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May 04, 2018
For first-class customer service, combine hearts and minds
By: Eva Buren

Service-oriented automation has demonstrated its ability to accelerate tedious processes and reduce cost in utilities’ customer service back offices. Now as the pace of technology keeps advancing, companies across industries are piloting robotics, virtual assistants and cognitive computing in their front offices. The reasons are not only to drive down costs but, more importantly, to deliver an effortless customer experience, thereby strengthening relationships with consumers.

Addressing the demands of digital-savvy consumers will require energy providers to shift to technology-driven solutions designed by caring people, centered around three main questions.

Where is your organization on the automation spectrum?
There is a broad range of service-oriented automation: from serving transactional and internal-facing queries at one end, to handling increasingly complex customer-facing issues at the other. Considering points on the spectrum, think about where your organization is currently positioned and where it needs to go.

How receptive are your consumers to automated interactions?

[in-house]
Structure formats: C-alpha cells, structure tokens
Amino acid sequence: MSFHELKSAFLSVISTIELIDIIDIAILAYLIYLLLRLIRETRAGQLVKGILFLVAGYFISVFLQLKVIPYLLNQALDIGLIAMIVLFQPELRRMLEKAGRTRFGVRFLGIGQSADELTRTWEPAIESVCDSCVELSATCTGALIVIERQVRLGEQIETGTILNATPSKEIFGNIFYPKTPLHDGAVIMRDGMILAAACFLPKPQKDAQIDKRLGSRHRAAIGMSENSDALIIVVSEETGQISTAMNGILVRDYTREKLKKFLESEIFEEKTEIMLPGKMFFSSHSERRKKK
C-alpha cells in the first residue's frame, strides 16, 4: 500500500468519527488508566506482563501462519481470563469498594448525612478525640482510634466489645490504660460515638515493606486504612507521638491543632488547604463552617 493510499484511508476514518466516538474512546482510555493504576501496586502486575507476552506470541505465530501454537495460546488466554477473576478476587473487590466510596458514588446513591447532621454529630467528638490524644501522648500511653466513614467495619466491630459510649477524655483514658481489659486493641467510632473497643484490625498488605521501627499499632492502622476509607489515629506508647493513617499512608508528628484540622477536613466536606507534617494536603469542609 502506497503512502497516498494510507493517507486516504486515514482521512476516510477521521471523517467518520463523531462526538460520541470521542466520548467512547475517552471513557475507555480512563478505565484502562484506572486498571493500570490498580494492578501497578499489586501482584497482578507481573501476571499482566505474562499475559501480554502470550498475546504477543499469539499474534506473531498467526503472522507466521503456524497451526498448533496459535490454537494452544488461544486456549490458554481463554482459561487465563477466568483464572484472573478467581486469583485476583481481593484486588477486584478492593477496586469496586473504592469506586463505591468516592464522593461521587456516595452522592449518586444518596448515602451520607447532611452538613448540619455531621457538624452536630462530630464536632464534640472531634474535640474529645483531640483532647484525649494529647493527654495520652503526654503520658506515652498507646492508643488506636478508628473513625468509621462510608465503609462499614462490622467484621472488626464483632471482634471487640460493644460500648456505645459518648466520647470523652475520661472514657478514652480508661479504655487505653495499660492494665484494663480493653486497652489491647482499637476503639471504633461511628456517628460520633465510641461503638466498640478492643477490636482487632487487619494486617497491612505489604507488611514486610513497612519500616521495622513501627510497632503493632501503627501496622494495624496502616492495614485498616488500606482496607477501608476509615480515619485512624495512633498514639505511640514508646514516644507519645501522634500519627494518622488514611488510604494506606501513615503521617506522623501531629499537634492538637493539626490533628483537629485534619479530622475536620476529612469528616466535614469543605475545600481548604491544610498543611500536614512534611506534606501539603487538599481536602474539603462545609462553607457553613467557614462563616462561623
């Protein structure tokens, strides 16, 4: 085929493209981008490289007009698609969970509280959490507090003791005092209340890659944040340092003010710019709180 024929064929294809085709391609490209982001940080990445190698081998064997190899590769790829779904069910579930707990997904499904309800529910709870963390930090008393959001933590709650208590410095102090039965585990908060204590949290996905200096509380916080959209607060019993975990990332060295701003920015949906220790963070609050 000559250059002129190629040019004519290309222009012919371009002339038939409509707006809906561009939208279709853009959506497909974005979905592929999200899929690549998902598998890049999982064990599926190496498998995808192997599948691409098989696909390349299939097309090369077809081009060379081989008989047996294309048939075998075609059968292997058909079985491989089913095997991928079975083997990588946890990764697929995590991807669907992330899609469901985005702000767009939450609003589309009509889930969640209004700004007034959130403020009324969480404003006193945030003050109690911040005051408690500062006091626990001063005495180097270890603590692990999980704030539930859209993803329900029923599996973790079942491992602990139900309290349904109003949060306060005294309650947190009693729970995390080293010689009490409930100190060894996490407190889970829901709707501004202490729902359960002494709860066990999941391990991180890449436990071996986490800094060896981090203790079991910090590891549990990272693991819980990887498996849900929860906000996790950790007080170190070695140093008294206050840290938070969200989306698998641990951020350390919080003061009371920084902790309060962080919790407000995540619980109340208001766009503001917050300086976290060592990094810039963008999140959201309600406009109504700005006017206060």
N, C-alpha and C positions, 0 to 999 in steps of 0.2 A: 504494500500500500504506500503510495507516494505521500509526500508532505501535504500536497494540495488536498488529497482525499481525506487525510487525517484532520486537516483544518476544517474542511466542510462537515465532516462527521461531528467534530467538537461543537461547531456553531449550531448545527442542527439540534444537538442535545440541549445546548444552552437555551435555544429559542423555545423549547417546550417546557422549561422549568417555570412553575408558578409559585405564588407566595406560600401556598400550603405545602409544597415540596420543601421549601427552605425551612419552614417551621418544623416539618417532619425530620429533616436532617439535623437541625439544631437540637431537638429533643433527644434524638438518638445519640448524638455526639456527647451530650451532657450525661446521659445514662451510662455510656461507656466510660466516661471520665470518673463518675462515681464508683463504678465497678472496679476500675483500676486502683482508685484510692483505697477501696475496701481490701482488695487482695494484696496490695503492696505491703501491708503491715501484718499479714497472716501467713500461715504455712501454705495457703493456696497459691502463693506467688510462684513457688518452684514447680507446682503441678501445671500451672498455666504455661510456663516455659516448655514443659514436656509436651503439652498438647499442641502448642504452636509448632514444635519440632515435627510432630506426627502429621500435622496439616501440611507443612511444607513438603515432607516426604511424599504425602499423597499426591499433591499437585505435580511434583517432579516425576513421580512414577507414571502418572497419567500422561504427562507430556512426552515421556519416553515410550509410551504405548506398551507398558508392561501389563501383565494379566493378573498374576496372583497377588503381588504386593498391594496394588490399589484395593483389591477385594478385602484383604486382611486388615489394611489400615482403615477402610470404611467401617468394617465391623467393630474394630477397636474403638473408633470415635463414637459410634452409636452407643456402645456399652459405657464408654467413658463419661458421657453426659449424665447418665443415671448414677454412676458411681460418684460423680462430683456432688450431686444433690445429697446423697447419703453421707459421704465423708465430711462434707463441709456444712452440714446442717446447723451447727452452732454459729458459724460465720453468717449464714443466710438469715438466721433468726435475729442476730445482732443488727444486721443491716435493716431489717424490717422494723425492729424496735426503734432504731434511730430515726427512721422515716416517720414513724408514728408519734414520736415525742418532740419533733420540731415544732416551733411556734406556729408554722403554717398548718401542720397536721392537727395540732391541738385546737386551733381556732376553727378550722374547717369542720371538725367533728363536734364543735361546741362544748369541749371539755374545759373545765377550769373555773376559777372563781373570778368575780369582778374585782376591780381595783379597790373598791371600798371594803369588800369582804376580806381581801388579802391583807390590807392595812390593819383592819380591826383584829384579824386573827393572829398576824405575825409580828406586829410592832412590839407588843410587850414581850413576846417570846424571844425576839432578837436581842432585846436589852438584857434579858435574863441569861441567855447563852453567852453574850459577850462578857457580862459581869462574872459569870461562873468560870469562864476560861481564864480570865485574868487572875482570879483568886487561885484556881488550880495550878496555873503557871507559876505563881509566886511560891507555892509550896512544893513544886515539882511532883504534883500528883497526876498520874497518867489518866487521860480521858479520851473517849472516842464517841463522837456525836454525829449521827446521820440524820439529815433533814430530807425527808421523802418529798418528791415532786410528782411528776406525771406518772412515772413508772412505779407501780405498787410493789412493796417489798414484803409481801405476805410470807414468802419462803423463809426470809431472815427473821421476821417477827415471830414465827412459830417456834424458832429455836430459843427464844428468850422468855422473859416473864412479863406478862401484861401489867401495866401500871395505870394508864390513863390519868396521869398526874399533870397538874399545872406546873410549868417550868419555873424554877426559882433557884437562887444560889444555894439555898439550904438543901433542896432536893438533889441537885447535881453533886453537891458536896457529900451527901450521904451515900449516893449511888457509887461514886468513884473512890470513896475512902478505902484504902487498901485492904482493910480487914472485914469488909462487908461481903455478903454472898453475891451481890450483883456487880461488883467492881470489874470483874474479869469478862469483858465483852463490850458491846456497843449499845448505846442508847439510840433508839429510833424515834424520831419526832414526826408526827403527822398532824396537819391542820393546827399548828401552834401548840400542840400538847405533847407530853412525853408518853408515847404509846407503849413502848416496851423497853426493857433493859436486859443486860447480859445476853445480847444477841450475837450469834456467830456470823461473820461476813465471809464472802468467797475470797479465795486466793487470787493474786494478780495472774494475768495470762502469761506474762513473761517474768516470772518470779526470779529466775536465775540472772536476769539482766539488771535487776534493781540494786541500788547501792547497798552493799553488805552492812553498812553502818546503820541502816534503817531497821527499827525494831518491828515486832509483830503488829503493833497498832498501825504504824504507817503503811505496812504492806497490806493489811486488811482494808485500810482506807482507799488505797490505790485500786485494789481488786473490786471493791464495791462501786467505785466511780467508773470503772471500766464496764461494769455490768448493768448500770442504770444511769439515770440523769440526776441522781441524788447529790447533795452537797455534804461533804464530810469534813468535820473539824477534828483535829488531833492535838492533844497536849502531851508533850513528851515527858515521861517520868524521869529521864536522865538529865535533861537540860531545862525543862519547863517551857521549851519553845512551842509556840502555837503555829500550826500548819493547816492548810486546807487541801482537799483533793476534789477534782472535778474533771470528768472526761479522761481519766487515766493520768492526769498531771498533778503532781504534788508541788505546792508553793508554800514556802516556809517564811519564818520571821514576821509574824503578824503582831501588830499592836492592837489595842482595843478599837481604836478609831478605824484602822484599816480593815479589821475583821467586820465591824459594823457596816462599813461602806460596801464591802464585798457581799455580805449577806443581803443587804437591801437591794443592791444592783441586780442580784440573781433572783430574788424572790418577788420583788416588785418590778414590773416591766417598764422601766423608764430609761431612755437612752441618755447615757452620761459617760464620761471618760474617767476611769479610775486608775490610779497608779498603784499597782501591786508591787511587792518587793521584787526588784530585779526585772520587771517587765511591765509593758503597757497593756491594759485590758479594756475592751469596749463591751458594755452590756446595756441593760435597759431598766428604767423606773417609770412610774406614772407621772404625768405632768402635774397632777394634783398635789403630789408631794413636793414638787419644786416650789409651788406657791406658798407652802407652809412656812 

Accenture’s New Energy Consumer research identified several areas with high potential for digital-agent use. The following were rated high by between roughly three-quarters to two-thirds of consumer respondents:

  • Learning about new products and services
  • Changing personal information
  • Receiving or paying the bill
  • Activating or deactivating service
  • Reporting or getting information about an outage
  • Signing up for new products and services

Sensing such opportunities to automate processes, energy providers can learn from leaders in online retailing, entertainment and technology on designing effective, personalized ways to attract and retain consumers.

How can energy providers make their customer service smarter?

Let's start with the consumer perspective and examine organizational imperatives as well:

  • To discover what people truly value, take a human-centered approach in developing solutions for customers and employees. Open the creative floodgates by using Design Thinking - a creative method, rooted in research, to enable people with diverse perspectives to collaborate on delivering innovative ideas - to gain a deeper understanding of customers' and employees' needs and wants.

  • Examine the future skills and functions for customer service that delivers on expectations. New teams and organizations will need to constantly refine automated solutions, making sure the "customer service brain" keeps on learning: Customer service powered by artificial intelligence yet in the hands of people.

Ask yourself: Where are you on the spectrum and where would you like to be?

During in Tampa, FL April 30 – May 4, we asked conference attendees to use Design Thinking to help determine the following: If you have unlimited time, money and resources, how could you go about combining heart and mind to reimagine customer service. Check out their responses below.

Design Thinking

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